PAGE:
T. J. Clark’s landmark study, Farewell to an Idea, takes the art of modernism to be a convulsive attempt to imagine modernity in forms other than the triumph of capitalism. Malcolm Bull suggests it might be better conceived as a fold in the overlap between two contrasting cultures of capitalism, classical and commodity, of which only one is left today.
BETWEEN THE CULTURES OF CAPITAL
Modernism in its various forms has generated a body of critical and historical writing that is without equal. Within this field, the work of T. J. Clark—on Courbet, on Manet, and now in a sequence of essays on painters from David to Pollock—is as exciting as it gets, indeed, as exciting as art history has any reason to be. What makes his achievement unique is not his sensitivity to the nuances of the primary sources, or his almost physical engagement with the surfaces of paintings, but the conjunction of these qualities with a revolutionary’s instinct for the limitless potential of particular historical moments. And if he sometimes writes (as he says Pissarro paints) ‘on a knife-edge, between simplicity and portentiousness, or strong expression and souped-up emotion’, so much the better. No one else would dare.
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Softening Up the State
What advice might Machiavelli offer critics of the contemporary market nation-state? In this striking reconstruction, lessons on corruption, inequality, immigration, mobilization—from Rome and Sparta, Florence and the Venetian Republic—yield proposals for open borders and universal basic income.
The Decline of Decadence
From Nietzsche to Lukács, decadence was a matter of cultural disintegration and social atomization under pressure of capitalist modernity, but such talk has dwindled. Malcolm Bull asks whether the private languages of conceptual art are decadent or undecadent. And is the market a substitute communicator of shared values?
The Politics of Falling
In conclusion, Bull replies to his critics, discussing the status of valuation and the scope of will to power; Heidegger and the question of nihilism; and the logic of extra-egalitarianism.
Beyond existing arguments about equality, might the praxes of permanent and passive revolution offer a way to conceptualize a more expansionary levelling? Drawing on motifs from Nietzsche, Babeuf, Marx and Gramsci, Malcolm Bull traces the contours and consequences of extra-egalitarianism.
Green Cabinet, White Cube
The necessity of Arcadia, as fabular vantage-point for clear vision of the world we inhabit. Malcolm Bull follows a wooded path leading from the mythological parallels of Renaissance art to the modern gallery space.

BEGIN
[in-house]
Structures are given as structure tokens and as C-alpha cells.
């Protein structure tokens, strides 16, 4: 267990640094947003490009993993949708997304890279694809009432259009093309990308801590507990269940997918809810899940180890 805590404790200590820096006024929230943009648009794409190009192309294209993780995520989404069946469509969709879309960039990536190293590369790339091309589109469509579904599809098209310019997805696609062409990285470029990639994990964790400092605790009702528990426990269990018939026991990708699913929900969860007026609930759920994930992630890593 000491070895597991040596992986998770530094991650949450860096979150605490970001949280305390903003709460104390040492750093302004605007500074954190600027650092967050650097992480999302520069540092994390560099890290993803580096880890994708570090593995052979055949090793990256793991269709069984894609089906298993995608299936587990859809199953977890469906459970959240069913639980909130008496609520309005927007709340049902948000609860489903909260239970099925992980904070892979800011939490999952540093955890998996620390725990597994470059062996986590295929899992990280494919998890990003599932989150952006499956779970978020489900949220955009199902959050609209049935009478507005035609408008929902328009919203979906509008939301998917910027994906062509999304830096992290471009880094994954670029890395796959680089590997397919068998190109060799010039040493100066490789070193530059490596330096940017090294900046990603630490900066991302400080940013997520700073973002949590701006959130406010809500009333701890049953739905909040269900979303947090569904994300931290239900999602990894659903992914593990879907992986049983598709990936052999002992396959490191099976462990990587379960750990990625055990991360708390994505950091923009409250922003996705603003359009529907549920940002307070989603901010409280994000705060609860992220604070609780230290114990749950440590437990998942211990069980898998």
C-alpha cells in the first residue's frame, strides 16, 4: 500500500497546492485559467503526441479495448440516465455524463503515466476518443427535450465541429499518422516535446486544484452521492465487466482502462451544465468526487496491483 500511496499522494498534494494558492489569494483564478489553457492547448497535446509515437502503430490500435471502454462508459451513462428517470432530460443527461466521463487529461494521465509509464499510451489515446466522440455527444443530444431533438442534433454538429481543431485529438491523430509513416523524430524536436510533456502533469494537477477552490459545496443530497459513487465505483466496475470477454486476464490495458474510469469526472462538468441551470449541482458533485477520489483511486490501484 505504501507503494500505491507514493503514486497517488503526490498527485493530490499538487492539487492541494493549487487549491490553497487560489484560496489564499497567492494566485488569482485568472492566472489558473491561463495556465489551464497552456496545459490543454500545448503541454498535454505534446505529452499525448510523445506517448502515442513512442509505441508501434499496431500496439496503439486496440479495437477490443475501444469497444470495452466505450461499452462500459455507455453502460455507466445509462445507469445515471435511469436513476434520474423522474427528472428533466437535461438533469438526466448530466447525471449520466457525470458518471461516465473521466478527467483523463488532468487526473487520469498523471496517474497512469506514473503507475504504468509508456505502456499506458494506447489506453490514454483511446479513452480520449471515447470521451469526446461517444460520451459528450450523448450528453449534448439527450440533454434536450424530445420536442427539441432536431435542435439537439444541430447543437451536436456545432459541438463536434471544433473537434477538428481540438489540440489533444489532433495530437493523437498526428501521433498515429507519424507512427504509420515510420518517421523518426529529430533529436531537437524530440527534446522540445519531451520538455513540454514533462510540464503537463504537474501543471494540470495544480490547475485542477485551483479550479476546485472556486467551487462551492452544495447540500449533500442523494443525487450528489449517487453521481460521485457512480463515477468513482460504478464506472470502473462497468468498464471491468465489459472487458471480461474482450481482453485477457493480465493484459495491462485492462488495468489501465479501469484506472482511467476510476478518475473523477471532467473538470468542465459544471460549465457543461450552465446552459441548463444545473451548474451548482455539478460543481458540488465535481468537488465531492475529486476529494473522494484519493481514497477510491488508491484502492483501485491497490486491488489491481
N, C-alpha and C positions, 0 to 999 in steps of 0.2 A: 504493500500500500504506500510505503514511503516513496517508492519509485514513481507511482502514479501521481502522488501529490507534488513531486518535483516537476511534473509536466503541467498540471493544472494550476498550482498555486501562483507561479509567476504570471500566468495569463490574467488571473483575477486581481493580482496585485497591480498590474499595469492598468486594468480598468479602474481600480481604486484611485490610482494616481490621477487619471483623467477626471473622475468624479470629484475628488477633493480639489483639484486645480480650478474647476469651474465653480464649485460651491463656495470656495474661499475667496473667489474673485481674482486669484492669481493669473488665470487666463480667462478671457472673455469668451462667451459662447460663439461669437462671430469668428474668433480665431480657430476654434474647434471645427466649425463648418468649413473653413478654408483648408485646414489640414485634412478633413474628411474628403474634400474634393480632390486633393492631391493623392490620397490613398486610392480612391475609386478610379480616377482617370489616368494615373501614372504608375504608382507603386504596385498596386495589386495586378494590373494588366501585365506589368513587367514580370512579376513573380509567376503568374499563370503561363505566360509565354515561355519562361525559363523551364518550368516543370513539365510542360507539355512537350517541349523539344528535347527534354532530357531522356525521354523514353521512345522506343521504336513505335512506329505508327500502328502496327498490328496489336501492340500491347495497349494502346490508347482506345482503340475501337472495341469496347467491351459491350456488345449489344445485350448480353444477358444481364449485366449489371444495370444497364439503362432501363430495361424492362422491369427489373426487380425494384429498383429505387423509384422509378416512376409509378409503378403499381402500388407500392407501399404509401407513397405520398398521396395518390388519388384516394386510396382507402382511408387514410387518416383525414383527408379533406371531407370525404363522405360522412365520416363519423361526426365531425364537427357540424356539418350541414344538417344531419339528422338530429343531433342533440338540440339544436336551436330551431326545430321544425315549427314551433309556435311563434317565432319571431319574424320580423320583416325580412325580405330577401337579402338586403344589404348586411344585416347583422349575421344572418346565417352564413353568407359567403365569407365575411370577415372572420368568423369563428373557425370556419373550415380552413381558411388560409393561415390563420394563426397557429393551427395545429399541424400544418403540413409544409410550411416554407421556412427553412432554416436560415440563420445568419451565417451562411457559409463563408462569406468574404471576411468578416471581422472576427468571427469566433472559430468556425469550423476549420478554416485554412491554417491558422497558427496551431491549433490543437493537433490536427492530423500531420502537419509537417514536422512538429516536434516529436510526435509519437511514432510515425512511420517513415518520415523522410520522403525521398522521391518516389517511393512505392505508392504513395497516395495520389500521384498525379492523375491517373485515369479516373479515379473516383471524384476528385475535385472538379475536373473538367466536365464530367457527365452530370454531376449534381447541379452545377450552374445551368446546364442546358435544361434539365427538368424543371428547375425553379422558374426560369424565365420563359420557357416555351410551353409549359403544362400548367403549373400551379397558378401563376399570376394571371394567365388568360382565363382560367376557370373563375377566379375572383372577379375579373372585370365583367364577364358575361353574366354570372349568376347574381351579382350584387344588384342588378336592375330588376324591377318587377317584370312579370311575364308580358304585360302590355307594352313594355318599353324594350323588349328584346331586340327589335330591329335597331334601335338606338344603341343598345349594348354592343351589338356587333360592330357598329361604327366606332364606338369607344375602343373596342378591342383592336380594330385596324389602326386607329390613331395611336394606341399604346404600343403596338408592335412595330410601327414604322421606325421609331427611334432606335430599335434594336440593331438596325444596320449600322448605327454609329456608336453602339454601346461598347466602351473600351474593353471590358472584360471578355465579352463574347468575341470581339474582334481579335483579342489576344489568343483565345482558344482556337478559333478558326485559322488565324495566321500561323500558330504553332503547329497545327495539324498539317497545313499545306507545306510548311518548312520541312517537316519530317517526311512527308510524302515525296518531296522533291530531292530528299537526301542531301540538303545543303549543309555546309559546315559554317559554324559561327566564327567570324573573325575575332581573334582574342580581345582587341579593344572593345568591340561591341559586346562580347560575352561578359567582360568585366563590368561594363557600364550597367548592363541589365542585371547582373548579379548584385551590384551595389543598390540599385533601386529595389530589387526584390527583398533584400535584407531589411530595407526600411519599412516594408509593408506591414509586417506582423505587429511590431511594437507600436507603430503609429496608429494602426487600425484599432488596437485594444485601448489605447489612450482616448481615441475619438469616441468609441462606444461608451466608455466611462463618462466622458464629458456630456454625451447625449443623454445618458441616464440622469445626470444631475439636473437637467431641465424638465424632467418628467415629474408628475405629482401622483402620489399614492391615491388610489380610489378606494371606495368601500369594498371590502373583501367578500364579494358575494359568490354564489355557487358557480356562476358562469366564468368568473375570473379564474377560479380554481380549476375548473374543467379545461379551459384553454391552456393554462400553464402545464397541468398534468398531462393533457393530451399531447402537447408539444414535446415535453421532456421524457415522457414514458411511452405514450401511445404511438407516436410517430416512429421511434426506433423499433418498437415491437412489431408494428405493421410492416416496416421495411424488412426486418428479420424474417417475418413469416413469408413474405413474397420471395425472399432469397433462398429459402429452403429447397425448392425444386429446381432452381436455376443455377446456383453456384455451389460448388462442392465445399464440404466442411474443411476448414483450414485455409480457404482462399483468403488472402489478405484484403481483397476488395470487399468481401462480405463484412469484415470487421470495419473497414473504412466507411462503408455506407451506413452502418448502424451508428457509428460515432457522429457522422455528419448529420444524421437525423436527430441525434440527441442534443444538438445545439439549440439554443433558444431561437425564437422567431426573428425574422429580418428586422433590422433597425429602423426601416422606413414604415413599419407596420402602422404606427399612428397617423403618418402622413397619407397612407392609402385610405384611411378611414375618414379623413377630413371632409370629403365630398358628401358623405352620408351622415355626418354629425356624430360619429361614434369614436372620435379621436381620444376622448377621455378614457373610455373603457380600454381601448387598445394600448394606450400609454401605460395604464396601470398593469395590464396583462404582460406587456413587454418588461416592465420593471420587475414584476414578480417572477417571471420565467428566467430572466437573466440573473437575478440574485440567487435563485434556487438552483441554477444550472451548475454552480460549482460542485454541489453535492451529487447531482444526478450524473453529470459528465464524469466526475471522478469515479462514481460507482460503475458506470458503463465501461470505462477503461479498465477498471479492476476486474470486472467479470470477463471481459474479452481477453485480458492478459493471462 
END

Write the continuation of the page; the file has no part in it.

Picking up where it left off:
Vectors of the Biopolitical
Taking coordinates from Aristotle, Malcolm Bull finds in Agamben’s biopolitics and Nussbaum’s capabilities approach the disconnected fragments of a lost vision of society, adumbrated by Marx, glimpsed and rejected by Arendt. Strange meetings as the trajectories of the disenfranchised and the empowered, human and non-human, converge.
Introduction to Special Issue on Globalization and Biopolitics
States of Failure
The question of agency remains the central lacuna in the construction of systemic alternatives. Building on ‘The Limits of Multitude’ in NLR 35, Malcolm Bull proposes a reconceptualization of the relation between collective will and invisible hand. Can bearings drawn from Hegel, Gramsci, Sartre indicate the route to a new global order through dissolution of the Western imperial state?
The Limits of Multitude
What, if any, agencies of political change exist today—and how should they be conceived? Tracing the long tradition of contrasts between a ‘people’ and a ‘multitude’, Malcolm Bull argues that the differing resolutions of them by Hobbes and Spinoza have descended to the twenty-first century, issuing into a contemporary stand-off between market globalization and populist reactions to it.
Where is the Anti-Nietzsche?
If uncritically lyrical receptions of Nietzsche are receding, who has truly resisted his ultimate seduction—‘reading for victory’? Mere rejection of Nietzsche’s ideals does not escape his lure, Malcolm Bull argues. Only the standpoint of the subhuman is proof against his ecology of value.